The biggest issue has been getting all the parts to fit together properly, because Boeing has outsourced much of the design and manufacturing. The 787's first delivery, in September 2011, was several years late.

The battery problem that erupted in January proved so serious that the Federal Aviation Administration grounded all 787s flying in the United States. Other countries followed suit. It could be three months, at least, before a temporary fix can be made and approved, with planes returned to regular service.

The greater fear is that the plane's electrical system may have to be redesigned. That could mean months more of waiting to start collecting on an investment now approaching $20 billion.

On Friday, the company offered a fix for the battery. It would add ceramic insulation between the cells of the battery to help keep cells cool and prevent a "thermal runaway," in which one cell overheats and triggers overheating in adjacent cells. It also includes building a stronger, larger stainless steel box with a venting tube. The combination would contain a fire and vent fumes outside the plane.

Boeing had firm orders for 848 Dreamliners at the end of 2012, and it expects to build 60 this year. But newly built planes are piling up at airfields in Seattle and nearby Everett, Wash. So far, airlines that have ordered the planes have not canceled them. But United Airlines said last week that it was taking the 787 out of its flight plans at least through June 5, though it may fly one from Denver to Tokyo starting May 12, if the battery fix is in place.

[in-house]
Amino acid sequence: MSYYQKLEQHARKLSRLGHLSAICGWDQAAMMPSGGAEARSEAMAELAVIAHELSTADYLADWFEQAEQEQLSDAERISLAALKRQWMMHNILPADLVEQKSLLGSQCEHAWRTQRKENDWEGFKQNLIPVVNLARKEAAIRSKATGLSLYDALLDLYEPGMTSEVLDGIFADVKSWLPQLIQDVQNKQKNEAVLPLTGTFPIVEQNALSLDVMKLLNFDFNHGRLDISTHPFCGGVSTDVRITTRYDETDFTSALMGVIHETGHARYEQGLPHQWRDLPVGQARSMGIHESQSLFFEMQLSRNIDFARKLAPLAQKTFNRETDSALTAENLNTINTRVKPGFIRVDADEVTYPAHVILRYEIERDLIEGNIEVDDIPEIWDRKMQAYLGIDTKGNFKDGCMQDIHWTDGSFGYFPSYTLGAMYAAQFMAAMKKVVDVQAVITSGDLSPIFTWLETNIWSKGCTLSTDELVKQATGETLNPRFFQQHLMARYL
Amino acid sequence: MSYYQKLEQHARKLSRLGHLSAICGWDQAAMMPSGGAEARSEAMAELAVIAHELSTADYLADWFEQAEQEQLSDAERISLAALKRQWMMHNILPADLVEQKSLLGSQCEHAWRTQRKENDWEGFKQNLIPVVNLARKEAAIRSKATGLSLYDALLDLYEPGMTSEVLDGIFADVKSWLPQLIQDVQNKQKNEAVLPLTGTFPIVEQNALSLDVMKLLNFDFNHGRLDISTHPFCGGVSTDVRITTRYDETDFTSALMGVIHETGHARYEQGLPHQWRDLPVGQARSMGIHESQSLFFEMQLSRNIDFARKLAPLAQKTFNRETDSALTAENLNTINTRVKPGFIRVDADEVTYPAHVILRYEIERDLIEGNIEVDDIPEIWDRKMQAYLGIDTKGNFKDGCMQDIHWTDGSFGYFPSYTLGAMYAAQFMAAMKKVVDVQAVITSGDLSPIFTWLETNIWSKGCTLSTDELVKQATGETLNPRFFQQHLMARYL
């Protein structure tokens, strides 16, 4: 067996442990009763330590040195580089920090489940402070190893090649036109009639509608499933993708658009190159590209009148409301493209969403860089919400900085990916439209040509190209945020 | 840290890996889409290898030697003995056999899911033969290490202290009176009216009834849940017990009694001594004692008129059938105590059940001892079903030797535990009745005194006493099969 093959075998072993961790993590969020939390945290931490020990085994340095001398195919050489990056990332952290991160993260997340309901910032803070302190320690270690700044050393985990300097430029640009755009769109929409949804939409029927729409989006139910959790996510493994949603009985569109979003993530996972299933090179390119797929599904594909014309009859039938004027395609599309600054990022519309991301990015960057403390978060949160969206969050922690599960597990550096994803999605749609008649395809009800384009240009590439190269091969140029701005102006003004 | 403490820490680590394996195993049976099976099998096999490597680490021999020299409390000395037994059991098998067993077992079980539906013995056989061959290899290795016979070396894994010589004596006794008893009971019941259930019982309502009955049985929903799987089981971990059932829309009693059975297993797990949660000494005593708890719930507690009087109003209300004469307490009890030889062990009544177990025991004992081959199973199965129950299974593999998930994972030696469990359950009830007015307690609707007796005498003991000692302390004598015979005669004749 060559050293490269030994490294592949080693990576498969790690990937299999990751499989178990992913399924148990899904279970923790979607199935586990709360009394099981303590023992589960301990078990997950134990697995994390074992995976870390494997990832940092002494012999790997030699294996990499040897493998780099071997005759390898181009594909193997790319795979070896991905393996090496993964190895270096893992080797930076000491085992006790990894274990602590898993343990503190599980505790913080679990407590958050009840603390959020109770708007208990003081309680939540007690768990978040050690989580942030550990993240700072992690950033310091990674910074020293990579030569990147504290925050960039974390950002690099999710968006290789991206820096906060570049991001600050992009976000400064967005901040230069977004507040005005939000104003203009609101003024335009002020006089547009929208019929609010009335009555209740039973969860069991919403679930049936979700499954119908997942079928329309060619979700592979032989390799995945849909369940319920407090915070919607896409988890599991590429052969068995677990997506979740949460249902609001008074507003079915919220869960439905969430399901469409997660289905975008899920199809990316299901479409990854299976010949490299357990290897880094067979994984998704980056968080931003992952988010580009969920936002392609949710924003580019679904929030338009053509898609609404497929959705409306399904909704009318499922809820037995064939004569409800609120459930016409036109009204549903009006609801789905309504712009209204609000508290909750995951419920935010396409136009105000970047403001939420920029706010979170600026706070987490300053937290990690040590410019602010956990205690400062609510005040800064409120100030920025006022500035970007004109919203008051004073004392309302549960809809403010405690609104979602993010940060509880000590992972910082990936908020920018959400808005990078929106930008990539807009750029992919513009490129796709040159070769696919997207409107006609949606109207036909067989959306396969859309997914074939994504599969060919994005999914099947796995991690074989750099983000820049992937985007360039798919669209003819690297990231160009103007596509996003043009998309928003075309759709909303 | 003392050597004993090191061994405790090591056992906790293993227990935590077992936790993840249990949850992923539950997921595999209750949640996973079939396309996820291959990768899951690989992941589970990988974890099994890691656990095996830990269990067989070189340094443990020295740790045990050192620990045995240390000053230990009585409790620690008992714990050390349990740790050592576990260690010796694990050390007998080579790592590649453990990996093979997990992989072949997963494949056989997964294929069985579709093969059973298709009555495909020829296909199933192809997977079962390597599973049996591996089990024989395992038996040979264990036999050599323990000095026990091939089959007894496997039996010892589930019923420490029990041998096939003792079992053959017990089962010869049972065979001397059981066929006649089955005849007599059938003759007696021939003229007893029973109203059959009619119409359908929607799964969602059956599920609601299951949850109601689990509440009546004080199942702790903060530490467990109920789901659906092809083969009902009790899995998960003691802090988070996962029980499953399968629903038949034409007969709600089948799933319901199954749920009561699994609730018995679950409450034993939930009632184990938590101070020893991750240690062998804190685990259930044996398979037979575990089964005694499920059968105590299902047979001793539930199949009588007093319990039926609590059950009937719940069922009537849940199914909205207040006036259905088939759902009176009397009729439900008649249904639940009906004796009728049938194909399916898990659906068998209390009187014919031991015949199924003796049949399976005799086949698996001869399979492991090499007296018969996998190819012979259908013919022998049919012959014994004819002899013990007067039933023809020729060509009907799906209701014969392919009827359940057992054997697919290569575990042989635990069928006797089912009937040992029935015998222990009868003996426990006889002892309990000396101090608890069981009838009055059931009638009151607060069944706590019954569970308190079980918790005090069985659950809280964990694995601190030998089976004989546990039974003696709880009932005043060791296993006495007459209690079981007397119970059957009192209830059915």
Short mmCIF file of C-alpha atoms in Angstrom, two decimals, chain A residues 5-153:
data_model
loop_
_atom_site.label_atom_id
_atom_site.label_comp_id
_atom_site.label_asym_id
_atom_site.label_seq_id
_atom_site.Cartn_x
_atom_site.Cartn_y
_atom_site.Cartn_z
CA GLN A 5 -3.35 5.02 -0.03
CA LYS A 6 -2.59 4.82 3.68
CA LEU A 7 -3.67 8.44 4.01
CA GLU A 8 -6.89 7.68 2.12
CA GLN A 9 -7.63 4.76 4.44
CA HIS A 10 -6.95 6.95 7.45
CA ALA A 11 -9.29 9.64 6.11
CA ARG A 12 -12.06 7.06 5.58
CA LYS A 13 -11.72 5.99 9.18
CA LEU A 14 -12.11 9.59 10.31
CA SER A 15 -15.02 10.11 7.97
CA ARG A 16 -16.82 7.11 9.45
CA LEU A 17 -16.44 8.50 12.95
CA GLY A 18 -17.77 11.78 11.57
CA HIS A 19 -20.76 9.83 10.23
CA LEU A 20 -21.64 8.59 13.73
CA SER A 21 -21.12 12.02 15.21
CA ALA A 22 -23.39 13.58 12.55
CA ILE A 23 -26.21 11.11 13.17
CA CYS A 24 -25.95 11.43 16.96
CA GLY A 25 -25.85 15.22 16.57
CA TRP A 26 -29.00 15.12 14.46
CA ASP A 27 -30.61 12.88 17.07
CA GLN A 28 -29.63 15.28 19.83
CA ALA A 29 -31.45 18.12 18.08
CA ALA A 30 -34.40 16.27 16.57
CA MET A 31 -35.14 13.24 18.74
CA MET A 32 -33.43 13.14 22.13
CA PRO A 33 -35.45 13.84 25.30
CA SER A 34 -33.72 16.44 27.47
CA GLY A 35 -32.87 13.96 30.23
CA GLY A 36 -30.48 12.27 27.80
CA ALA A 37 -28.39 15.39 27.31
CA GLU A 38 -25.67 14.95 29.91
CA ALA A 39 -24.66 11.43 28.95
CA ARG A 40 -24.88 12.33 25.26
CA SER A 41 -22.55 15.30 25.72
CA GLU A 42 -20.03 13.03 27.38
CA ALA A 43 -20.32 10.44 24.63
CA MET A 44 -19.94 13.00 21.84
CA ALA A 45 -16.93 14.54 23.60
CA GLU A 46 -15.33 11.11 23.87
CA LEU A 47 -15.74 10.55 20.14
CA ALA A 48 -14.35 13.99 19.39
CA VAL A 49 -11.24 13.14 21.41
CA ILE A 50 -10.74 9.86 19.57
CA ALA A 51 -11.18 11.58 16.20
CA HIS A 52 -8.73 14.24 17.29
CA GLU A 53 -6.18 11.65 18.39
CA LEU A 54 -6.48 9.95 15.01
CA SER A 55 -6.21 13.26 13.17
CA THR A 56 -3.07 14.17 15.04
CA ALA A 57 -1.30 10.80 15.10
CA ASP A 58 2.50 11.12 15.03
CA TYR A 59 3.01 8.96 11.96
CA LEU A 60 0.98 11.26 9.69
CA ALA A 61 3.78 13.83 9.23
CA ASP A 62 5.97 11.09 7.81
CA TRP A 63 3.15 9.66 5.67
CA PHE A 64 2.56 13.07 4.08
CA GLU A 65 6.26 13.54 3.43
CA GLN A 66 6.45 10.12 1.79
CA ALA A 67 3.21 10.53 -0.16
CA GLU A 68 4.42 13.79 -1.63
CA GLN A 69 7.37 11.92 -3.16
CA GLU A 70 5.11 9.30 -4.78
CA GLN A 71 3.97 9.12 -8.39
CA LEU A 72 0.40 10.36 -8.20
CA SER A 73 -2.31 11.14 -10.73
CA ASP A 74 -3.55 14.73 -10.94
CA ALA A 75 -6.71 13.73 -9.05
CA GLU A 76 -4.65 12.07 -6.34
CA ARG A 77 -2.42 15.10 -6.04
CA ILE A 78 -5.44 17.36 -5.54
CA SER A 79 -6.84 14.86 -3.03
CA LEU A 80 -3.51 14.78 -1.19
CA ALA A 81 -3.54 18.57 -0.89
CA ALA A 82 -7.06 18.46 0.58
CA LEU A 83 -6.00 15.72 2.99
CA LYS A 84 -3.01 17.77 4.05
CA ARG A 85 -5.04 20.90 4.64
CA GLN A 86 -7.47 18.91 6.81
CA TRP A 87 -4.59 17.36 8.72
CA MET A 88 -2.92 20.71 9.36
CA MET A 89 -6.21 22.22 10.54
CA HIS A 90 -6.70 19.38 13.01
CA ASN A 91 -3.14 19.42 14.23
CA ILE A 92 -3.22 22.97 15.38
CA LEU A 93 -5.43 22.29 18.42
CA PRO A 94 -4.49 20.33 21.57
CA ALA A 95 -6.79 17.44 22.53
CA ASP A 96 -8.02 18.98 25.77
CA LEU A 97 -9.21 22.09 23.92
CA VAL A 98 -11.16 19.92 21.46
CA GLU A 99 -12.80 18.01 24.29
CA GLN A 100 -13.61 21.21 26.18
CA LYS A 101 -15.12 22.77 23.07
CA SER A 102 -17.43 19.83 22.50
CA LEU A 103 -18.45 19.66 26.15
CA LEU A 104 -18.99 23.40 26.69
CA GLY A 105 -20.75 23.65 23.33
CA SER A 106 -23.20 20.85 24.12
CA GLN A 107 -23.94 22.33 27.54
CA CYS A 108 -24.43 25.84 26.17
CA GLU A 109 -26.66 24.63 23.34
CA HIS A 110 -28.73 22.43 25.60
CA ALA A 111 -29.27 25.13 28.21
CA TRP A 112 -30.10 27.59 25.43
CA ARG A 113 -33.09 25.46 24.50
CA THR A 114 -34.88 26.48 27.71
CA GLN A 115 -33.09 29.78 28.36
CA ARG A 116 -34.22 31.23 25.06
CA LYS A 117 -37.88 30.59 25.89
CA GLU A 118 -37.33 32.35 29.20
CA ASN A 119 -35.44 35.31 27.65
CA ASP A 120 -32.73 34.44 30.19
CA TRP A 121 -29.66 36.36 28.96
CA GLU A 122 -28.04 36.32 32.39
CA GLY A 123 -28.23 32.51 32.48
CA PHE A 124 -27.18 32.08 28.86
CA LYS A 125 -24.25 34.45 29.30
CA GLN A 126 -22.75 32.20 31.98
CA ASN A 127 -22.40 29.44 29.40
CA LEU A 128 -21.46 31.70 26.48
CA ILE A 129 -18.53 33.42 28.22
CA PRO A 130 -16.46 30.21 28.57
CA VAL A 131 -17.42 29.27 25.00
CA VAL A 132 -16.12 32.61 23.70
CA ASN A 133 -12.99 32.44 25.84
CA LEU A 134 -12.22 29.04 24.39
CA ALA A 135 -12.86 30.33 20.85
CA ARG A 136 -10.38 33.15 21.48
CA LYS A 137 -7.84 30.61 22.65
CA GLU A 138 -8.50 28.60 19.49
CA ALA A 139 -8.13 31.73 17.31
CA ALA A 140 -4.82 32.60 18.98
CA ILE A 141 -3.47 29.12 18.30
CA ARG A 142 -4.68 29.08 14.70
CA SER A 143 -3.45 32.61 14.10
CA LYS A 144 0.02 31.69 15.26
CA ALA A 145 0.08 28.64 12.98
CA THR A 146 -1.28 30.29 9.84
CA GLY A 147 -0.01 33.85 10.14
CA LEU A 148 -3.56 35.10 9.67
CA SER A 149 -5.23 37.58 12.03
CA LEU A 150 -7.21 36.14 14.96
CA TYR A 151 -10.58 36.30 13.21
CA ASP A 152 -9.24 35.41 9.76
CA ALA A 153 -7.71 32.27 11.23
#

Boeing does have other very profitable passenger-plane businesses. It sold 415 narrow-body 737s in 2012 along with 31 747s, 26 767s and 83 777s, all wide-body aircraft.

Its military business -- 40% of revenue in 2012 -- struggled between 2000 and 2010 because of projects that came in over budget or didn't work as well as hoped. Plus there was a scandal over procurement procedures on tankers.

In November, Boeing said it was trimming its management force in the business by 30% and expected to cut costs by $4 billion to get ahead of expected defense cuts. In 2010, Boeing's defense business employed 66,300 people. The roster has been cut 8.7% to 60,500.

So do you bet on Airbus?

Given the big risks ahead for Boeing, buying its stock now may be a brave bet, especially if the Federal Aviation Administration rejects its battery fix.

But if you're looking for a rival to bet on as an alternative -- or to capitalize on Boeing's woes -- the choices are limited.

The obvious bet is on Airbus parent EADS. The company has certainly benefited from the Dreamliner's woes, says Aboulafia. Sales of its wide-body A330 have strengthened in the past year or two, and the Dreamliner delays have given Airbus the opportunity to play catch-up with a new plane, the A350. Airbus has already has announced it won't use lithium-ion batteries in its A350.